This post is quite late late as my husband and I had an extra, extra long weekend across the other side of Australia, in Perth, where I cooked, for his mothers 70th birthday party for group of 30 friends and family. So…I am only now getting to share with you what we did in the last week of my ‘official’ last lesson of 2018. I say ‘official’ because I need to do a make-up class of Seafood Lesson One given I missed it whilst in hospital. I can’t believe my first year at culinary school is almost at a close, it only seems like yesterday that I first put on my chefs whites (which I still get a buzz when I put on!). The year finishes with three review assessments, also known as Holistic Menus, in which I need to cook a menu of 3- 4 dishes demonstrating my competence in the techniques learned in second semester. I am actually writing this post after completing the first assessment, in which I am pleased to say I was found competent. Lesson Three was a Trio of Salmon, Fish and Fennel Pie, Prawn Cutlets with Tartare Sauce & Mussel & Prawn Chowder (recipe below).


The first task was to prepare the Trio of Salmon, which were Sous Vide, Gravlax and Smoked. For the Sous Vide, the pre-prepared salmon fillet, herbs and butter were placed in a bag which was vacuum sealed and placed in a water bath at 45 degree celsius for 30 minutes. For the Gravlax, the flesh of the salmon was covered with 150g rock salt, 150g sugar and some dill. It was wrapped tightly in plastic wrap, weighted down and left to cure for 4 hours. The dry smoked salmon was prepared by curing it in a 50/50 mix of rock salt and sugar for an hour before smoking over wood chips. It is interesting to see the change in texture in the fish from the different applications. For me, sous vide is the winner, the flesh is moist and tender and there is an integrity to the flavour. It is such a versatile cooking method and has become one of my favourite ways to prepare proteins at home. The Trio of Salmon was served with a simple crunchy salad of red onion, apple, reddish, parsley and horseradish with a dressing of honey, mustard & white wine vinegar.


Salmon vacuum sealed and ready for sous vide



Salmon three ways with crunchy salad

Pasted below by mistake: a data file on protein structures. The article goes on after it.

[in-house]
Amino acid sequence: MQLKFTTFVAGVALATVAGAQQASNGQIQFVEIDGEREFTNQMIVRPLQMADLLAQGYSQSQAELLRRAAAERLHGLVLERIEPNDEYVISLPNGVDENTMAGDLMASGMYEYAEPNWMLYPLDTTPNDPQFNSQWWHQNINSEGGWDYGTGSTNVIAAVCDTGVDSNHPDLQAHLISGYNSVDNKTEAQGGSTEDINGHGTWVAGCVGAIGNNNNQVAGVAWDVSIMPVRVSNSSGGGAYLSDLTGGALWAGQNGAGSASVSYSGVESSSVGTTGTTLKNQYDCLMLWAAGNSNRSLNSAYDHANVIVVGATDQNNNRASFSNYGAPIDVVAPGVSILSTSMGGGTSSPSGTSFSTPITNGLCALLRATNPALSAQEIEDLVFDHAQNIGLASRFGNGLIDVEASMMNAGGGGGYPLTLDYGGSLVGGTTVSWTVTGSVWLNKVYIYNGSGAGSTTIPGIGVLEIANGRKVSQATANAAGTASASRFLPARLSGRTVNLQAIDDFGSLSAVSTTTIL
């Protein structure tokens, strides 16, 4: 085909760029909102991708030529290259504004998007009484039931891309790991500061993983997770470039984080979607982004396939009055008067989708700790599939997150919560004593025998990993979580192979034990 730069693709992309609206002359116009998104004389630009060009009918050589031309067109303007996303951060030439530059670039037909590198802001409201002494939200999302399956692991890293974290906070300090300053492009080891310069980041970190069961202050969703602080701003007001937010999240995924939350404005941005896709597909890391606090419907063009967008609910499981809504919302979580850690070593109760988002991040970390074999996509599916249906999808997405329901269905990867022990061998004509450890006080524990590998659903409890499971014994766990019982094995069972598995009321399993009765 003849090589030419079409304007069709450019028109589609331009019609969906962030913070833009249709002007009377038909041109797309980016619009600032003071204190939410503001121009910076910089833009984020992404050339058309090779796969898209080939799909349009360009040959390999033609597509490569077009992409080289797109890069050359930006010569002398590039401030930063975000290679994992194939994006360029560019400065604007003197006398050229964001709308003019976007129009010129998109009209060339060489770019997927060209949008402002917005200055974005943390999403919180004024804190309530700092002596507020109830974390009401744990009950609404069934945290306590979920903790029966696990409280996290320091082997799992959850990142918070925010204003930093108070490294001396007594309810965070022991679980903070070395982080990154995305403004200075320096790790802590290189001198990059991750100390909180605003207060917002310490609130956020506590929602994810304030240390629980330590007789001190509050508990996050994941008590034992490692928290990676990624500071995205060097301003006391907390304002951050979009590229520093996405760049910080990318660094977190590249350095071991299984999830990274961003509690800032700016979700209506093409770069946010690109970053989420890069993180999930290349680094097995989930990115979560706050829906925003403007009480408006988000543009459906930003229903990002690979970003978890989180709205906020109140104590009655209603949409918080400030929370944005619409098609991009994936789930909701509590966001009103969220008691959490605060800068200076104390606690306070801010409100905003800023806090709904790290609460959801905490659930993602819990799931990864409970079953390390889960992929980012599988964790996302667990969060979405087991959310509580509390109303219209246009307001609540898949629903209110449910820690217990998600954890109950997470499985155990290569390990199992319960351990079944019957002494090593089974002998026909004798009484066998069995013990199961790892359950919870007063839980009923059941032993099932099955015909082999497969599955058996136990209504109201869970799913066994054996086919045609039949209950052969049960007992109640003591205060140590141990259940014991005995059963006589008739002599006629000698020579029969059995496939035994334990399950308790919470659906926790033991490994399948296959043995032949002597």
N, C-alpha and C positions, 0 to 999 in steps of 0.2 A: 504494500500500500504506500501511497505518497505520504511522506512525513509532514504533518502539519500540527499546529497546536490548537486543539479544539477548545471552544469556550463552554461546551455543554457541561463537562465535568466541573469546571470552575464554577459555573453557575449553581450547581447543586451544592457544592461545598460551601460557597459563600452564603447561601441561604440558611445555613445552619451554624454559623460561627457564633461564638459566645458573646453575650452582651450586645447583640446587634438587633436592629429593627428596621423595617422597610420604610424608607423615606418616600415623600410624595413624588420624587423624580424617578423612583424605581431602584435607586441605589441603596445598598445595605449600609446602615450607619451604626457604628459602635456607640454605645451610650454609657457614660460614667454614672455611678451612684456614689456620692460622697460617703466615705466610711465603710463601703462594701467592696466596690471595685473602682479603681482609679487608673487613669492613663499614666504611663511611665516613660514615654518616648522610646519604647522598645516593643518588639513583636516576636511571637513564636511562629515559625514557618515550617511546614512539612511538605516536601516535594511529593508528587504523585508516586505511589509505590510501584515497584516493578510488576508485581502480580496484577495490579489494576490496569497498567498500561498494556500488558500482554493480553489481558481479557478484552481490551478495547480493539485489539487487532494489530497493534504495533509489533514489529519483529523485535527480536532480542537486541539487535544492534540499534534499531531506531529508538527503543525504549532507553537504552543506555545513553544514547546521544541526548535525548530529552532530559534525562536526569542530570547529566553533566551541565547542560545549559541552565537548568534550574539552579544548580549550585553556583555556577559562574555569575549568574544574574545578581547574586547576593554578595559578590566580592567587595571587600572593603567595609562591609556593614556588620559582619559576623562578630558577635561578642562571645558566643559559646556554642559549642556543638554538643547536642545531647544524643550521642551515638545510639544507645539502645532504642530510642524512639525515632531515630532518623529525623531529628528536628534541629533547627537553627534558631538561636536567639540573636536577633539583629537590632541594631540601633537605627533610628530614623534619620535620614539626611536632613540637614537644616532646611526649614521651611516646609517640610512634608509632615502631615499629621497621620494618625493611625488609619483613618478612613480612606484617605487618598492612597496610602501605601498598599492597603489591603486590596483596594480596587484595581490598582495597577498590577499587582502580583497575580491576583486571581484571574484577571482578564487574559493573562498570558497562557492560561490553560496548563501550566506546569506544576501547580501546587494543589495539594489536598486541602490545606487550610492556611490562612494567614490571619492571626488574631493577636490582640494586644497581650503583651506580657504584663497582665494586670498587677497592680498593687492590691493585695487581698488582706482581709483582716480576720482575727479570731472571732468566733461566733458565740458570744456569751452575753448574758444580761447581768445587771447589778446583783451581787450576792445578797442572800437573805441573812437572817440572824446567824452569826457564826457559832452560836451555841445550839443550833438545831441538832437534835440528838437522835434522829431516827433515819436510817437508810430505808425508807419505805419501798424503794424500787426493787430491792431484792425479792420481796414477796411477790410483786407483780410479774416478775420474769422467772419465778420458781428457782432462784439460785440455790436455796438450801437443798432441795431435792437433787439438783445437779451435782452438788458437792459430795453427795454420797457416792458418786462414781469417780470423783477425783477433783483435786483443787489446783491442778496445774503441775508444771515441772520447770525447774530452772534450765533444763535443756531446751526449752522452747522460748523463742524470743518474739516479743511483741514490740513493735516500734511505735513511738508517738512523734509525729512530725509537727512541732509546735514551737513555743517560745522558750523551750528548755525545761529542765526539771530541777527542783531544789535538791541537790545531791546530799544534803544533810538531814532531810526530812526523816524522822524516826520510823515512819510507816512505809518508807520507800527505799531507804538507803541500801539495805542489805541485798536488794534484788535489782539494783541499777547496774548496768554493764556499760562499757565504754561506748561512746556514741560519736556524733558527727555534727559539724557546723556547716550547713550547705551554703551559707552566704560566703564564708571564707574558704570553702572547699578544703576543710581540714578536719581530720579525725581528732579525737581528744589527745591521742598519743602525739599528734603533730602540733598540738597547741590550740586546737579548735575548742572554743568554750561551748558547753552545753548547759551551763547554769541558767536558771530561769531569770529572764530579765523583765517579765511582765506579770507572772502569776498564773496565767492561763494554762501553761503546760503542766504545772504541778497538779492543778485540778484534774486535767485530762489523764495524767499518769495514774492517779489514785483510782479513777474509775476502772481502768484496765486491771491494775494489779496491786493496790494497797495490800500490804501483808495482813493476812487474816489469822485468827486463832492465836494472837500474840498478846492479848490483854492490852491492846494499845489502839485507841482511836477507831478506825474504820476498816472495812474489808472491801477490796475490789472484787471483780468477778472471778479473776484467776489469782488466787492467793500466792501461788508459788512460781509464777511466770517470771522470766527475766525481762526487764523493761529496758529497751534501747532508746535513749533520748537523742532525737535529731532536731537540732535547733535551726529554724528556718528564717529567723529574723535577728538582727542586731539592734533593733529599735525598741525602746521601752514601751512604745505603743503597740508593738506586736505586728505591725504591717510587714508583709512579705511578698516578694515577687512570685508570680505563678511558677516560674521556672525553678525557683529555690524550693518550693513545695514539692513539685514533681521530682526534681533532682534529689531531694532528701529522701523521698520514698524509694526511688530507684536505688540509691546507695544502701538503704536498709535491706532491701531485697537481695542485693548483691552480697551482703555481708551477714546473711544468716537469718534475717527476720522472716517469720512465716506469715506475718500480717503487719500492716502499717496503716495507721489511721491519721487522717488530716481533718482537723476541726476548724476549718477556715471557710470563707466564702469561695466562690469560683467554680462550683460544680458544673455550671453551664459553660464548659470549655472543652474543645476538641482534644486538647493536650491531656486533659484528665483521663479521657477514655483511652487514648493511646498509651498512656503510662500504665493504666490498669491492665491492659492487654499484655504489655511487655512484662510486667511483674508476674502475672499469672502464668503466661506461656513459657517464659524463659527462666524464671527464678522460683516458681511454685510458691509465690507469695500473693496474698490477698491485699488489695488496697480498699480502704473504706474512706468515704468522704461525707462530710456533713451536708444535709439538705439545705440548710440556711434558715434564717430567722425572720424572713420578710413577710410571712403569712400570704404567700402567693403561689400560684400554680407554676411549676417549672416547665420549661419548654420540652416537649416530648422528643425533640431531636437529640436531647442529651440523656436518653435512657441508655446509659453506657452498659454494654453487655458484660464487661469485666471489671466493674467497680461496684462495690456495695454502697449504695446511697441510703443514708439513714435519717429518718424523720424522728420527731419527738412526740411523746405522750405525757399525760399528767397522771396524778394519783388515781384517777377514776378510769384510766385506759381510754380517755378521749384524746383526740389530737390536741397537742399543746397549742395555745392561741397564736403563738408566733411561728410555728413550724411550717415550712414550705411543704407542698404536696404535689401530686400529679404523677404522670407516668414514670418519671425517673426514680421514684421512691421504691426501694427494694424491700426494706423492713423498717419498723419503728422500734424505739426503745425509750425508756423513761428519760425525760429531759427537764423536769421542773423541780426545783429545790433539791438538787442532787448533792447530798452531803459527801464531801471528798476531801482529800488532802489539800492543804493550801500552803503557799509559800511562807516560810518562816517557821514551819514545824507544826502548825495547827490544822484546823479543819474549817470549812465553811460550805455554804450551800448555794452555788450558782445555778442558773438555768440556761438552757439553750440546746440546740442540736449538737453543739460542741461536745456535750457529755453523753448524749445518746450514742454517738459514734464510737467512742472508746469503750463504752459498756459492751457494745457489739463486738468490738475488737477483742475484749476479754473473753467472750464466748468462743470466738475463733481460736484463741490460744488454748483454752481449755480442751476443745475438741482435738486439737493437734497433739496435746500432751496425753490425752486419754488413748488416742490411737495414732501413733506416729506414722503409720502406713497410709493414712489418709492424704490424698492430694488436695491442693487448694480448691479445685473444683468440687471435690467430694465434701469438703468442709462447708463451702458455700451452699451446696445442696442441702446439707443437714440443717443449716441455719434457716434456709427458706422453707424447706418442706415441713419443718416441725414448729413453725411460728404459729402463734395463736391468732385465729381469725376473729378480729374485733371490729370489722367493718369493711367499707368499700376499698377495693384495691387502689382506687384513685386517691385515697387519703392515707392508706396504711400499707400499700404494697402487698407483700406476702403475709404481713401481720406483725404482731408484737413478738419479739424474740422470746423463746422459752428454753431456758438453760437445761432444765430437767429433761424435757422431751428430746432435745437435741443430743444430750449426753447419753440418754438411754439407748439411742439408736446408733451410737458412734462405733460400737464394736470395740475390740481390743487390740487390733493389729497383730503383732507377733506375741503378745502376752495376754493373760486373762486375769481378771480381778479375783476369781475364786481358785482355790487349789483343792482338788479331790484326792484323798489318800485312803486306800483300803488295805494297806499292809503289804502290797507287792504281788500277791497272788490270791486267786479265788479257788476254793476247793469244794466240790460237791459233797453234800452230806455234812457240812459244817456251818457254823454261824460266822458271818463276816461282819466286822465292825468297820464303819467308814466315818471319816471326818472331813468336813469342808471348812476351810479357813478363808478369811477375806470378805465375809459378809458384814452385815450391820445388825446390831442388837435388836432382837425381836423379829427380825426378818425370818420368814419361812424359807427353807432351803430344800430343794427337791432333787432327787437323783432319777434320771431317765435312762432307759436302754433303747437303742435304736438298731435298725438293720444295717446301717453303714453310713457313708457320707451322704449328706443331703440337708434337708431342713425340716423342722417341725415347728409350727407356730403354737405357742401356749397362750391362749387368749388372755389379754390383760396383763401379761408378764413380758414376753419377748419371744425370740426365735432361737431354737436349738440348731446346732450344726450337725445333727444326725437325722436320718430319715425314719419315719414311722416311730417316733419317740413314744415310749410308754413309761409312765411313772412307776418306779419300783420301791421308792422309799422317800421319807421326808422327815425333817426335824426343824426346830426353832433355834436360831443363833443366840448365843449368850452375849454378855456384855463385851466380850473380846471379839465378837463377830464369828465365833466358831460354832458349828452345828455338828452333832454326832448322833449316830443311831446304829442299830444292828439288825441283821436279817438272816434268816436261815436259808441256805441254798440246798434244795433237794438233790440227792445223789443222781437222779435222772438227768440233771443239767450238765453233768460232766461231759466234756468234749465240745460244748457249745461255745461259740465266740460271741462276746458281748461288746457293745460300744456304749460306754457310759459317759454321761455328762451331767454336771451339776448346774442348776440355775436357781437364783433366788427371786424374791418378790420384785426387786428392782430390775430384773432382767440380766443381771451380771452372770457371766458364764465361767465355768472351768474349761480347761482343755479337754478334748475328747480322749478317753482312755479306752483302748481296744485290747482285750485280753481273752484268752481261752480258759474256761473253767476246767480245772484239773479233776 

This class required a lot of preparation and chopping but it was so much fun. Next up was getting the base sauce for the Fish and Fennel pies done. The base comprised of a white roux to which sweated large dice of leek & fennel was added. The sour cream, mustard, chopped dill and lemon zest was then added, followed by the fish. The fish needs to be a firm one & the sauce needs to be quite thick. As the fish cooked in the sauce the pastry lids were prepared, complete with fish motif 🐠. In class the fish pies were made in foil tart tins but at home they could be made in ramekins, which would look very nice, especially with such pretty fishy lids!


Preparation done and ready to start cooking


Baked Fish pies

Whilst the chowder cooked, we prepped and cooked the prawn cutlets…this is very straight forward and needs no explanation except to say, always, always, always de-vein the prawns. As we butterflied ours, removing the vein was easy but chef also showed us a good ‘chefs hack’ on using a bamboo skewer (or tooth pick) to remove the vein which keeps the whole prawn in tact…( I love tricks).


Prawn cutlets with Tartare Sauce

A chowder always has a base of leek and potato, and this one was particularly tasty. Interestingly, Chef substituted a light chicken stock for the fish stock listed in the recipe, this made it less ‘fishy’ and more subtle in flavour (love Chef Michael – he knows his stuff!). Under his guidance we left the prawns whole….as… who doesn’t like to get a whole prawn in a soup? Chef also changed the recipe in other ways, omitting the garlic and basil, & the end product was not only very attractive, it was also delicious and will be on high rotation in my kitchen.



Mussel and Prawn Chowder

This post might be my last for 2018 from a ‘cooking school’ adventure perspective….I’ll see how the make-up class goes. As far as documenting the assessments, I doubt that I want to divert my attention from the task/s at hand so as to snap photos as I go. At the beginning of the assessment, Chef tells us when each dish needs to be presented. But (oops shouldn’t start a sentence with ‘but’), as the first assessment is behind me, I can tell you that at 10.30 am I served Eggs Benedict (the hollandaise was the best I have ever made ☺️), at 11.30 am served crispy pan fried Chicken Supreme with pan roasted potatoes and a salad (a chicken was broken down for the Chicken Supreme and a stock was made from the wings, legs and carcass – to be used in the next assessment). Finally at 12 noon I served a wedge of Polenta Cake with Lemon Syrup garnished with julienned lemon zest.

At the beginning of the year I was Kathryn to the chef’s under which I was learning, at the end of the year I am now called ‘chef’ by the other chef’s. I am not fooling myself, there is still such a long way to go but I can honestly say that next to motherhood, this is the most satisfying journey I have consciously embarked on….. it’s never too late to start.

Bon Appetit

Kathryn 💙👩‍🍳

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Seafood – Lesson Two: Calamari & Stir-fried Vegetables with Chilli and Lime Dressing